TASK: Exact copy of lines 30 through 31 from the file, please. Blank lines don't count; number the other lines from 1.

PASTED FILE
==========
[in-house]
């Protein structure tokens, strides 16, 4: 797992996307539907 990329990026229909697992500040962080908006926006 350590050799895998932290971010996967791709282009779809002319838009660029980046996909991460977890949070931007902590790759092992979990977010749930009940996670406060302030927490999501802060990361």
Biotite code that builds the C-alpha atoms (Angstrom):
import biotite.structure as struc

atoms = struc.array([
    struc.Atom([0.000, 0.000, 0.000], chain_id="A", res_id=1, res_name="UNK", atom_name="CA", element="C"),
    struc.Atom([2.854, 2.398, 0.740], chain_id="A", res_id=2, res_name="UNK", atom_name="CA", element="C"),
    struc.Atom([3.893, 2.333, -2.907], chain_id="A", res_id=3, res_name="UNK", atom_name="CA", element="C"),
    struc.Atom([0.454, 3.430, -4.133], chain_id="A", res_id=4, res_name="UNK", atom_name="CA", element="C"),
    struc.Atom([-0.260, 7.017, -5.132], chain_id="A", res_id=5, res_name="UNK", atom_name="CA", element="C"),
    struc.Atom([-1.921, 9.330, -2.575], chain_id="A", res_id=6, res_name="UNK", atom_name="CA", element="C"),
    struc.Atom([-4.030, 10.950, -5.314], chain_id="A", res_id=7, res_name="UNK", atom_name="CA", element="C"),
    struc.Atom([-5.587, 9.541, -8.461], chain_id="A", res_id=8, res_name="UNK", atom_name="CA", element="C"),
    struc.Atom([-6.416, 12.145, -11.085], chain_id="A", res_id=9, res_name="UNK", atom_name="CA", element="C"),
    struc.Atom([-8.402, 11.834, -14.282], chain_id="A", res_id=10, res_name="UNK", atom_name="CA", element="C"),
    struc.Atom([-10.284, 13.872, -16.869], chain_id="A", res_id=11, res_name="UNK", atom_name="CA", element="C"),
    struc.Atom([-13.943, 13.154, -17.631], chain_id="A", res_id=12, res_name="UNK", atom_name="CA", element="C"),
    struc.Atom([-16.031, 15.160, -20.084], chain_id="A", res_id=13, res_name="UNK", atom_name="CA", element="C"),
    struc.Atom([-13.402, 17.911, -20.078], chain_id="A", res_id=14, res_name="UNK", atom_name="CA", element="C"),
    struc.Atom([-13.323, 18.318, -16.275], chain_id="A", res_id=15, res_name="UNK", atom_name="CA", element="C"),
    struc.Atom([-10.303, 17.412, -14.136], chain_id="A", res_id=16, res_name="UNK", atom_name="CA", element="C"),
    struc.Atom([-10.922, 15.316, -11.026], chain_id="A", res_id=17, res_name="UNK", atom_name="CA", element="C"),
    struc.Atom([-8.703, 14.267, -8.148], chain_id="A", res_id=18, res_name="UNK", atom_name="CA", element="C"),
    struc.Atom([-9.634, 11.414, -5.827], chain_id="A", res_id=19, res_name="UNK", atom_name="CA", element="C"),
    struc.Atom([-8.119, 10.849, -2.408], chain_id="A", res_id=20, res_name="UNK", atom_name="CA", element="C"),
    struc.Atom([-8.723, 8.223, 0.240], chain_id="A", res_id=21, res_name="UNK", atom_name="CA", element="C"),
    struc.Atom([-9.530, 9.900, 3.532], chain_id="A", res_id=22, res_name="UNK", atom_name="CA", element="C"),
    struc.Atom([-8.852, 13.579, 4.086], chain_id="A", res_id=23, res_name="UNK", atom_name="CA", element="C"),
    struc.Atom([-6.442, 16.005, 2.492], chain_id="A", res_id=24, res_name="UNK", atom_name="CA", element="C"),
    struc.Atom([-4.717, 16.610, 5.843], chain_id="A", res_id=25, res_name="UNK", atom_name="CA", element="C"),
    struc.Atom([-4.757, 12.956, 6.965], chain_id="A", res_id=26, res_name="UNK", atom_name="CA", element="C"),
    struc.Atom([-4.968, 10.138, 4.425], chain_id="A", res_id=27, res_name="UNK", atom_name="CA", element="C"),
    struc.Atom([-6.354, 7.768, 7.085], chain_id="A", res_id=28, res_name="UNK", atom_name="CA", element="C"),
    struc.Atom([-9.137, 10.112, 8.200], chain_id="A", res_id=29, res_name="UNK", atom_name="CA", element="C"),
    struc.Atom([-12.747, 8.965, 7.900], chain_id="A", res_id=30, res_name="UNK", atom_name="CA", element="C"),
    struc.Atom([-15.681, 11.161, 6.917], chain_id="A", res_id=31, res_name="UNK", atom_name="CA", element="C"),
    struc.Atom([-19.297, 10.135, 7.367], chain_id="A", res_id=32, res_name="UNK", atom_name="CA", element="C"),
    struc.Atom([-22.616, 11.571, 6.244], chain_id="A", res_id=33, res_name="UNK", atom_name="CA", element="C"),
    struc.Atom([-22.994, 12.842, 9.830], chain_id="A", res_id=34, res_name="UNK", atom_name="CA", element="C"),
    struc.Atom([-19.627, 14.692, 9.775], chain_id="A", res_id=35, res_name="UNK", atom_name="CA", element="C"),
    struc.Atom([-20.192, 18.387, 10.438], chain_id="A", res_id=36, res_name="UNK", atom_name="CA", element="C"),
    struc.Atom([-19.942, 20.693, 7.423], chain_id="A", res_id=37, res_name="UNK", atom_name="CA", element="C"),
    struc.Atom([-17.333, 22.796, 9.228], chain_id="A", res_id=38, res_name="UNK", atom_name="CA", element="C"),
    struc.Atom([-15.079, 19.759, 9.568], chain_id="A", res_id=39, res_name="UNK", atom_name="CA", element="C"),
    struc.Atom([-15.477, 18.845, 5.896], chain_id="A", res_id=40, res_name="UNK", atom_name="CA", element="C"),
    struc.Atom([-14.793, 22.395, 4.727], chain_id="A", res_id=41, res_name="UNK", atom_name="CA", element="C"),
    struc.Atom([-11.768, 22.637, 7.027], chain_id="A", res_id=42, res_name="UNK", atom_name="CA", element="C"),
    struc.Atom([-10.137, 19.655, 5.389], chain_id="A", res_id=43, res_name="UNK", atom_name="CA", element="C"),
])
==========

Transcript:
    struc.Atom([-4.717, 16.610, 5.843], chain_id="A", res_id=25, res_name="UNK", atom_name="CA", element="C"),
    struc.Atom([-4.757, 12.956, 6.965], chain_id="A", res_id=26, res_name="UNK", atom_name="CA", element="C"),